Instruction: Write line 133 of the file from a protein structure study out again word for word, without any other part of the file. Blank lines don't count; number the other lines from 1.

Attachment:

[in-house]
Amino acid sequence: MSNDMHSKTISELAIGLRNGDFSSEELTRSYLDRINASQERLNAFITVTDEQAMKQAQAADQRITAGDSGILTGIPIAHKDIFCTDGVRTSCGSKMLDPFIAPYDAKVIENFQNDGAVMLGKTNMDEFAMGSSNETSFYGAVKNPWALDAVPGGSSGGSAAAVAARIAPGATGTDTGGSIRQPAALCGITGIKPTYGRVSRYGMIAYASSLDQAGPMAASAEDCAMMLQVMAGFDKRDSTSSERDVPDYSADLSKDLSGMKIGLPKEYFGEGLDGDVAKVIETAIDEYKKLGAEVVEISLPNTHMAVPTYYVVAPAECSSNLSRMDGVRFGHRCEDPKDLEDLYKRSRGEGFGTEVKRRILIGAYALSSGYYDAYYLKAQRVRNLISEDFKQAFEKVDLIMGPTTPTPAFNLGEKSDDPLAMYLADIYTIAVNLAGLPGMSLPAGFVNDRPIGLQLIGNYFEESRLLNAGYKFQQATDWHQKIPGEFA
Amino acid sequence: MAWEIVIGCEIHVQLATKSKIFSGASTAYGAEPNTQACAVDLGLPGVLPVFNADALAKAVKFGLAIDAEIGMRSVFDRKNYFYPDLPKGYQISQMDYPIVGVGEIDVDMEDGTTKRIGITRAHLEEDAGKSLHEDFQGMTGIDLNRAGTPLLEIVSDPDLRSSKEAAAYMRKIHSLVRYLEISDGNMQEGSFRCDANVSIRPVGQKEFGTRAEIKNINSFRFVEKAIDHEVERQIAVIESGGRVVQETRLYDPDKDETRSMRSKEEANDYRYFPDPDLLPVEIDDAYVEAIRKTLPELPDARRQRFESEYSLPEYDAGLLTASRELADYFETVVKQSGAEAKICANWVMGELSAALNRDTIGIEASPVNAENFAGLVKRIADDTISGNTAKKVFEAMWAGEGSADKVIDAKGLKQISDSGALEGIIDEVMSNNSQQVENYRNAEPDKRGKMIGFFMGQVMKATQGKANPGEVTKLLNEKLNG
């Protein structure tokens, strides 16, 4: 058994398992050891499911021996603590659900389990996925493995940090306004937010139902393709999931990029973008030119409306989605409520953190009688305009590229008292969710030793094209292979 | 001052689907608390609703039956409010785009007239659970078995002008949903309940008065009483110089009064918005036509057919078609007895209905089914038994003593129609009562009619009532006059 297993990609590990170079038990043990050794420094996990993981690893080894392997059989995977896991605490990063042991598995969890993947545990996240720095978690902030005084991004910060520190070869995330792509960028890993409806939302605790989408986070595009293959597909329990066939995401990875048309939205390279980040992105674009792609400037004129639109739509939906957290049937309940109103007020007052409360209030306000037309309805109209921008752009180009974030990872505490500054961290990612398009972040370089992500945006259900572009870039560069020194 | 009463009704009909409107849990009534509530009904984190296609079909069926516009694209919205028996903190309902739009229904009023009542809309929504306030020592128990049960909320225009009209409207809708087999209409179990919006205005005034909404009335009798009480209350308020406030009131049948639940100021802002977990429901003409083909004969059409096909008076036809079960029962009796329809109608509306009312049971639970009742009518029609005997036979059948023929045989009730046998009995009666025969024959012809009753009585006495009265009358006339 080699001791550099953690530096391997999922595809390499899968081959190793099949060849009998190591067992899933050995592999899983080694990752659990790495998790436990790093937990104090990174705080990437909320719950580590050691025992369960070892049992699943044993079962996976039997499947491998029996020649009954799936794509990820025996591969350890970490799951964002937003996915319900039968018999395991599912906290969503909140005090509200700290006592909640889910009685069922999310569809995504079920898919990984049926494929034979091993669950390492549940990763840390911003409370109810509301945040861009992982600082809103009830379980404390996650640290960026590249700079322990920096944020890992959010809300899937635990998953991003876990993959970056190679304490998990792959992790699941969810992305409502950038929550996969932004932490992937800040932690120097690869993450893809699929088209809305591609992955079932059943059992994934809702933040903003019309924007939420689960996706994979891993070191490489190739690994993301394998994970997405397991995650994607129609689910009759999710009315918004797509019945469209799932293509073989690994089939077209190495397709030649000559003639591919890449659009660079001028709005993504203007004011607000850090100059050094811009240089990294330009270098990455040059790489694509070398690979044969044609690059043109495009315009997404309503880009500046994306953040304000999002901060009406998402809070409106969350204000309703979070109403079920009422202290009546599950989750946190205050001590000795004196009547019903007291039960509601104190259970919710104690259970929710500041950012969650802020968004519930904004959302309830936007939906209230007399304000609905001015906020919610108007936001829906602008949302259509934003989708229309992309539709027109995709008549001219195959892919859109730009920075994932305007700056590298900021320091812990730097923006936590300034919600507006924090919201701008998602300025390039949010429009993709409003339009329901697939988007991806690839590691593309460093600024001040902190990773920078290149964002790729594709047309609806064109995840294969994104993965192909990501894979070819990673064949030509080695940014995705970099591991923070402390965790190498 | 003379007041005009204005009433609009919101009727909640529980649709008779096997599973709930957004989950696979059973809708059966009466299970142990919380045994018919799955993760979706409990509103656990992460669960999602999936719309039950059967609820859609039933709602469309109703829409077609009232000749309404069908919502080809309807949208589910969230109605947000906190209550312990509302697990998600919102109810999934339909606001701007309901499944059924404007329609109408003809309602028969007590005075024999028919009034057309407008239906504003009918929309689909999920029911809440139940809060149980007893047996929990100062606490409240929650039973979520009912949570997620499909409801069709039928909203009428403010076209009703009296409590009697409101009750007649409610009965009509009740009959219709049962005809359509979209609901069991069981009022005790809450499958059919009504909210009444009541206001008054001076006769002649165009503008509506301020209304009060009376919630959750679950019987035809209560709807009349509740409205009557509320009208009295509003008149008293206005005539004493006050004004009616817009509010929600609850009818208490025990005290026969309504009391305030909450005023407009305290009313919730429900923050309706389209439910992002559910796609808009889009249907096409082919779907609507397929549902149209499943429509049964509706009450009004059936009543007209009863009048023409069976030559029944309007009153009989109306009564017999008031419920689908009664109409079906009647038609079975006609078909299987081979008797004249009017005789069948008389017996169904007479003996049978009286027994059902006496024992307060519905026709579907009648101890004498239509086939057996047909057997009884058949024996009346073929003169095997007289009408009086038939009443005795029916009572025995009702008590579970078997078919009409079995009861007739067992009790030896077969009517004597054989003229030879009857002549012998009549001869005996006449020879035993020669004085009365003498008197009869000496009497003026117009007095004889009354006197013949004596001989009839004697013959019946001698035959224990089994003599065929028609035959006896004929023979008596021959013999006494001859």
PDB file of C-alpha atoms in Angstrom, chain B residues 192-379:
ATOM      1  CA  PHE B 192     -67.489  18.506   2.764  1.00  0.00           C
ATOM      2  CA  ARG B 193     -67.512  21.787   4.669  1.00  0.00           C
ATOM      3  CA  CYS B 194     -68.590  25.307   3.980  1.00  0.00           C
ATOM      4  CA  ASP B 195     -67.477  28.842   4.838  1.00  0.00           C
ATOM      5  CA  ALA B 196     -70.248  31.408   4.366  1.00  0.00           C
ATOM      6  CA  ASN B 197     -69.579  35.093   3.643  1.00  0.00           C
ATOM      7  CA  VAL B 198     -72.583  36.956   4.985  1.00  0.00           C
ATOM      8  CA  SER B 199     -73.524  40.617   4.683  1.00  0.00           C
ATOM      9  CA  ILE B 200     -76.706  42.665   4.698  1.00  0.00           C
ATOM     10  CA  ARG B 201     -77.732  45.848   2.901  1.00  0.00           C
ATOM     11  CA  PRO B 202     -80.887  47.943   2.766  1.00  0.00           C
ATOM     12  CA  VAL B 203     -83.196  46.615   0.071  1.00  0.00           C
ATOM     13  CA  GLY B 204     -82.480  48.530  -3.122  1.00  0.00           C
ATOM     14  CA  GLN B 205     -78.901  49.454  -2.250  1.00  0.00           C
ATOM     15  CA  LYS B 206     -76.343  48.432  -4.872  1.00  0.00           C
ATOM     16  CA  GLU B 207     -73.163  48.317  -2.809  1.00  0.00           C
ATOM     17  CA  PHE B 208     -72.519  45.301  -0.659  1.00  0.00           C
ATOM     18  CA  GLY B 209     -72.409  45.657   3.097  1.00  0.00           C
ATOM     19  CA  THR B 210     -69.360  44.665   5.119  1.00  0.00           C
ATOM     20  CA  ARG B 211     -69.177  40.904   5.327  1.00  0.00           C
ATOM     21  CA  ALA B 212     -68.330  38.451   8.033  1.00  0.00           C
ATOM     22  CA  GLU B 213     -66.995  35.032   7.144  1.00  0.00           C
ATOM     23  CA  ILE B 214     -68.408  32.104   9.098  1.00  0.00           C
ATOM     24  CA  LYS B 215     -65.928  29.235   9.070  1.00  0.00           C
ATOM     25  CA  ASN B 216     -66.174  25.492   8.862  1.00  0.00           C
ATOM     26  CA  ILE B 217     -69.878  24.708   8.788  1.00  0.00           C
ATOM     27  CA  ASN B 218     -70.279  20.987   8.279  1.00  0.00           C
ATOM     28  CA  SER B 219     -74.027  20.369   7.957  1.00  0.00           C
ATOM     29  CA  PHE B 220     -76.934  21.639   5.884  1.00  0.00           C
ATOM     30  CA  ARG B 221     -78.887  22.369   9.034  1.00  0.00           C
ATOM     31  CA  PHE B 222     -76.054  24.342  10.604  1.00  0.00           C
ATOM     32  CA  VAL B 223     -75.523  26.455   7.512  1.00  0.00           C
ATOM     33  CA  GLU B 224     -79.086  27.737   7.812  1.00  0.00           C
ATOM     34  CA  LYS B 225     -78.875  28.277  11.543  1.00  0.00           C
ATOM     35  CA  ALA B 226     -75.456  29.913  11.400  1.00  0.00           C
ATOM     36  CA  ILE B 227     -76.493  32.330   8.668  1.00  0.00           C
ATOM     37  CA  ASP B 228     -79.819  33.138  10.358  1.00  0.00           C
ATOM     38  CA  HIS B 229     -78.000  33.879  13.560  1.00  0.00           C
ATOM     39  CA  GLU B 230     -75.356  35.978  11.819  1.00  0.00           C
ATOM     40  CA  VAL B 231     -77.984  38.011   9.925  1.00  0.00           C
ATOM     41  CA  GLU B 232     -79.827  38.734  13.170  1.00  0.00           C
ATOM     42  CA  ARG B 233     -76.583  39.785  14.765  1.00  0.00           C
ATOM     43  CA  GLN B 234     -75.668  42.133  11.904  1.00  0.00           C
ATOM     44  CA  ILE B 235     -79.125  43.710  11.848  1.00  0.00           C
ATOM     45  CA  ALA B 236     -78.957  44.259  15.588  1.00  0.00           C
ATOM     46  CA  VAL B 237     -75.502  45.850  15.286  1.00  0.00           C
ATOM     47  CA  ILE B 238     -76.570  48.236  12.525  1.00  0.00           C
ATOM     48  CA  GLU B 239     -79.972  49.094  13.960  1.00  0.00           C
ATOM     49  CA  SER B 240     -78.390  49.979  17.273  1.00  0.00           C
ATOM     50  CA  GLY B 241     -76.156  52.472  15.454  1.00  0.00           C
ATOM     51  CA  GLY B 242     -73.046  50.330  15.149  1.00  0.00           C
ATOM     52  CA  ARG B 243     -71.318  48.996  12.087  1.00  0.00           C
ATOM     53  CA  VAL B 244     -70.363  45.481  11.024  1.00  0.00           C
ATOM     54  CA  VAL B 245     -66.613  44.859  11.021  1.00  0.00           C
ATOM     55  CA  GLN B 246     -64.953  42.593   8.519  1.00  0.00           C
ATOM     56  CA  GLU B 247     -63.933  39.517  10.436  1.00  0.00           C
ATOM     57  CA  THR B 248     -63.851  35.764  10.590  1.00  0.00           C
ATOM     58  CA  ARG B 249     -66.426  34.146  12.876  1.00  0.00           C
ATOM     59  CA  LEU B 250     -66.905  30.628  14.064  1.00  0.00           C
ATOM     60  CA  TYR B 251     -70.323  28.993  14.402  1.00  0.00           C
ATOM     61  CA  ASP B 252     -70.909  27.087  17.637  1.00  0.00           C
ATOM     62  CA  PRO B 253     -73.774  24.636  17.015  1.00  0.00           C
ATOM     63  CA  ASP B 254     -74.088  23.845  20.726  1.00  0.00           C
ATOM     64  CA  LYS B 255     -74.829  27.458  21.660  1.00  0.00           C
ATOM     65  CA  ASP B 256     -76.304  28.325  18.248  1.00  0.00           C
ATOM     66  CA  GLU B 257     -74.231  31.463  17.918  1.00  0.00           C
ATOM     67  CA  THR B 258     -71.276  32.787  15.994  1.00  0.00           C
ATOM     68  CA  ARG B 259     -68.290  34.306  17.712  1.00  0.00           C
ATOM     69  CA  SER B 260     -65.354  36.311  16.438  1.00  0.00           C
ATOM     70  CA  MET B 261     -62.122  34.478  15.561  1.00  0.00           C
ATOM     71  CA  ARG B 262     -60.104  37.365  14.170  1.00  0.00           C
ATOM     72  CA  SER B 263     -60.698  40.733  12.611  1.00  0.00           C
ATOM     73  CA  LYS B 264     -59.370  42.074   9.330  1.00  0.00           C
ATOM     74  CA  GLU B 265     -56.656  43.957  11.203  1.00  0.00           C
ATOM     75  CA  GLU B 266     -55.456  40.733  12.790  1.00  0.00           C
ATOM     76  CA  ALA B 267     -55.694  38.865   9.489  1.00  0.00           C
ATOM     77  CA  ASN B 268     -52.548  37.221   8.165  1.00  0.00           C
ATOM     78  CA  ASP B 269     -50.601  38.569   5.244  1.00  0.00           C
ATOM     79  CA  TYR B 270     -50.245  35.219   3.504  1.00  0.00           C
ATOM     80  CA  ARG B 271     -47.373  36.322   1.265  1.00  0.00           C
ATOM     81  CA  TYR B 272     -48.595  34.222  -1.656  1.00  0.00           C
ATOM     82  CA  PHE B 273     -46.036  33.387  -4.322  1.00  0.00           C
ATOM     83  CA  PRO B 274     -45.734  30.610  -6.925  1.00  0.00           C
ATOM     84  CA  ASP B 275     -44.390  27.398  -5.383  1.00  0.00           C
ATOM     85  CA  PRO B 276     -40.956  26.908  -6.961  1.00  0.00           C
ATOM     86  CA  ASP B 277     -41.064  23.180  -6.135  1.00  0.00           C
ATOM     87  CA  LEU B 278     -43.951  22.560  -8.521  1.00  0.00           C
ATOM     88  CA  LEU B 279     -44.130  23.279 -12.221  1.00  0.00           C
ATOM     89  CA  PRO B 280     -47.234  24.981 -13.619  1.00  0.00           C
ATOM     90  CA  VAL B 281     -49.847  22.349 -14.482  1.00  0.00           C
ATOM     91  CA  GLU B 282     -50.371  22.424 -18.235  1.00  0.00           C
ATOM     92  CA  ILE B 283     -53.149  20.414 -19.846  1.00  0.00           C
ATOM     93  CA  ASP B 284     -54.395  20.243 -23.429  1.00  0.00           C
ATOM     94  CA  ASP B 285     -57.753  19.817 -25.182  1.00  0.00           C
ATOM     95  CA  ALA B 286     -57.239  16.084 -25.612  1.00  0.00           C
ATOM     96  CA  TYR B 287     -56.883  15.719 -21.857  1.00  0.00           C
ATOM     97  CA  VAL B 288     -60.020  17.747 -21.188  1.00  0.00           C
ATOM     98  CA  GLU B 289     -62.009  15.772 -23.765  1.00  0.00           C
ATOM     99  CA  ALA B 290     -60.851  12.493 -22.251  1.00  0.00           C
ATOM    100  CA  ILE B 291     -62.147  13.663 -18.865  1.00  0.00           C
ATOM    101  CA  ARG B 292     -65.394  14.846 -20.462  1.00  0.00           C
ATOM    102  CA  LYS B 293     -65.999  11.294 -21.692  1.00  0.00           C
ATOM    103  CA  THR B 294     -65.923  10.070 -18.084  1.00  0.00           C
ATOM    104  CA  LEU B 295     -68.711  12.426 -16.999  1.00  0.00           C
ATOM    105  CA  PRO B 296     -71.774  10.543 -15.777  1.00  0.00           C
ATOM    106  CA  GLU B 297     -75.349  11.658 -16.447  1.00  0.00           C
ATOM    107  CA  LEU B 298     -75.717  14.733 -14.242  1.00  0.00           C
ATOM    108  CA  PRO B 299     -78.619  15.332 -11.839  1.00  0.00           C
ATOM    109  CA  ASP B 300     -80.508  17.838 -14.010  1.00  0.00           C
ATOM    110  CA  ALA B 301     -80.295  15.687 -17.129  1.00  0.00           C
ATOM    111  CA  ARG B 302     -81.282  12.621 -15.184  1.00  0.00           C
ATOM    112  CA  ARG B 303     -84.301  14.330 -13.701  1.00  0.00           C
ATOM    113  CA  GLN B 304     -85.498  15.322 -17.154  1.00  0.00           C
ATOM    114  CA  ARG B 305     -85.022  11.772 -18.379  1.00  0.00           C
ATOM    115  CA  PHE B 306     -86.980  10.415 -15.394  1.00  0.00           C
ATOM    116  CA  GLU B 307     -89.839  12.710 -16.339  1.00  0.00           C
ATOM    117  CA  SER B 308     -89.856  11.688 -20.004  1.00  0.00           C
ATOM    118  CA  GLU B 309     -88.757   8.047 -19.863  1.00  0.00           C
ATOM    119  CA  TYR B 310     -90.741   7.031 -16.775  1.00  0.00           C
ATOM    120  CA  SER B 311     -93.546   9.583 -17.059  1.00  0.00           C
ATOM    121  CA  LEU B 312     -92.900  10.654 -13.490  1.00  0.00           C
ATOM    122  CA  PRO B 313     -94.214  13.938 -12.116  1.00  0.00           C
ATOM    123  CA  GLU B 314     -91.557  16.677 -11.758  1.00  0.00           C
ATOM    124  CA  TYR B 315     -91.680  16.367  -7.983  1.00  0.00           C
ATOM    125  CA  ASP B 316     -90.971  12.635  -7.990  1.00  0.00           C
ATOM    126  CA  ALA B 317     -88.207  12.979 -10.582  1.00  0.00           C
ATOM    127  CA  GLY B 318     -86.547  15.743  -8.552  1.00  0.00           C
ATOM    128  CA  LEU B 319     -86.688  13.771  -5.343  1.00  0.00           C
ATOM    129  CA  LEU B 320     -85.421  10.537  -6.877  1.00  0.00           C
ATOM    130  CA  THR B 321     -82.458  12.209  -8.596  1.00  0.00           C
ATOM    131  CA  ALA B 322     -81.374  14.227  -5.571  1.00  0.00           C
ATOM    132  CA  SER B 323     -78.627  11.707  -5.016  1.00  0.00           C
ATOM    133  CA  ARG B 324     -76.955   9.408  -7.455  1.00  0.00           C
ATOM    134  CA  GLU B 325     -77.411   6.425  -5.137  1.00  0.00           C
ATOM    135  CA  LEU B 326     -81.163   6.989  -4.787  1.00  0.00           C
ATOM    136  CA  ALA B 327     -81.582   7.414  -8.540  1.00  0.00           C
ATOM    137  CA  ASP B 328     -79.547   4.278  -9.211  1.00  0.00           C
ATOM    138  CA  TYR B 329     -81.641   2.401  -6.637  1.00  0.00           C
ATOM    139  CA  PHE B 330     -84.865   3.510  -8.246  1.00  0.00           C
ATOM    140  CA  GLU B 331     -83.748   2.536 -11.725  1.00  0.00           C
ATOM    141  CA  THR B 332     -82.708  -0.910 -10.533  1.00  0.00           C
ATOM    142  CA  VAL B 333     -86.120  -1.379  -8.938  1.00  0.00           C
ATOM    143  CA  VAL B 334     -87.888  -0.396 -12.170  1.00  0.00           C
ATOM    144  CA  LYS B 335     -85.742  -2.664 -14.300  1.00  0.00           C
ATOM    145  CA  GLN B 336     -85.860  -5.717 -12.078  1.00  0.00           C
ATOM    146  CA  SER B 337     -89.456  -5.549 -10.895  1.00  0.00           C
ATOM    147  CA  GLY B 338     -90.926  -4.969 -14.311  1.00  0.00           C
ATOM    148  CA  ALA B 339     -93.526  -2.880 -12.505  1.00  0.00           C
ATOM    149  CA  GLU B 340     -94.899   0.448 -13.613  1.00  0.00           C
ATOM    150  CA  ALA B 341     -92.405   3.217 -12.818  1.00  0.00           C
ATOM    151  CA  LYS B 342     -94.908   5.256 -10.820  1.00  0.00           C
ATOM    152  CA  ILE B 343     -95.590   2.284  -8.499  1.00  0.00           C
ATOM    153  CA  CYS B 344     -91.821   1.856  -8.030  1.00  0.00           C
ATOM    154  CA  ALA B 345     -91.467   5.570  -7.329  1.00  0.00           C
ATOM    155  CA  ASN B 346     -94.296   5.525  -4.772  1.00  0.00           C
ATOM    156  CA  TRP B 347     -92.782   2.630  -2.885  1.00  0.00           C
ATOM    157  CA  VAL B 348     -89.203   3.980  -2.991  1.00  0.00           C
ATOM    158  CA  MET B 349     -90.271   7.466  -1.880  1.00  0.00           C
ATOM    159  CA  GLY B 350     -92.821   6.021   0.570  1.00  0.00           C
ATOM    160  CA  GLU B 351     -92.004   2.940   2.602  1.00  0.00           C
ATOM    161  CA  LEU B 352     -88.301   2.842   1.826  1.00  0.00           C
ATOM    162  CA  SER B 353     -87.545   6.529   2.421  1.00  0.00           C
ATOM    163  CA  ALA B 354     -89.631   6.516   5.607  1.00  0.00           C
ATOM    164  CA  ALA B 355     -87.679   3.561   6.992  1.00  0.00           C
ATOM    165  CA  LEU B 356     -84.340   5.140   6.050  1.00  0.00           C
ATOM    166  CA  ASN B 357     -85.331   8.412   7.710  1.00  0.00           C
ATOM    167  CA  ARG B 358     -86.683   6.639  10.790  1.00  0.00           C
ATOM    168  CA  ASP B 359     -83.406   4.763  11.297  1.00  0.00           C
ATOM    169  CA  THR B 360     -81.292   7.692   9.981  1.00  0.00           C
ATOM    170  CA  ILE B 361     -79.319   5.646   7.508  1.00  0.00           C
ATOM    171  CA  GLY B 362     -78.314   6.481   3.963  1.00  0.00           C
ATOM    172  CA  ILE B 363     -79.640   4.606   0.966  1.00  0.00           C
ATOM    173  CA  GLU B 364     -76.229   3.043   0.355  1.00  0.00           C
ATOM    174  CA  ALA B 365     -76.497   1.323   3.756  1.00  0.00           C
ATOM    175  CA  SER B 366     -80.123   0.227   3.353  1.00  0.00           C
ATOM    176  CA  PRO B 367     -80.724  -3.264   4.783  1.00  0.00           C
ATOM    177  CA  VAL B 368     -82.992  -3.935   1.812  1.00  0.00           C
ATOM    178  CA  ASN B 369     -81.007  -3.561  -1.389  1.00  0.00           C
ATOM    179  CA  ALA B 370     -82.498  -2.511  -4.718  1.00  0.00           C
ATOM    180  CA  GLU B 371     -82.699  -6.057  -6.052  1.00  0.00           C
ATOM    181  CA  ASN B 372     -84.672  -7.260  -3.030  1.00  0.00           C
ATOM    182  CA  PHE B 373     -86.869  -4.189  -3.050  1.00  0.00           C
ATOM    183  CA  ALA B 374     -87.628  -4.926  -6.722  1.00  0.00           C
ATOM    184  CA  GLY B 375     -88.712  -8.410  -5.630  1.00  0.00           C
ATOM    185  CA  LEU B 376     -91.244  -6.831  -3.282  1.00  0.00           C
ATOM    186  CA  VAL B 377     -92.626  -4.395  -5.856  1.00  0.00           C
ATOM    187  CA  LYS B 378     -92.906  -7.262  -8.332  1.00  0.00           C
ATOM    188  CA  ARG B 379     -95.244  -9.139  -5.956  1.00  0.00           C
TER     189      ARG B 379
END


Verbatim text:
ATOM    128  CA  LEU B 319     -86.688  13.771  -5.343  1.00  0.00           C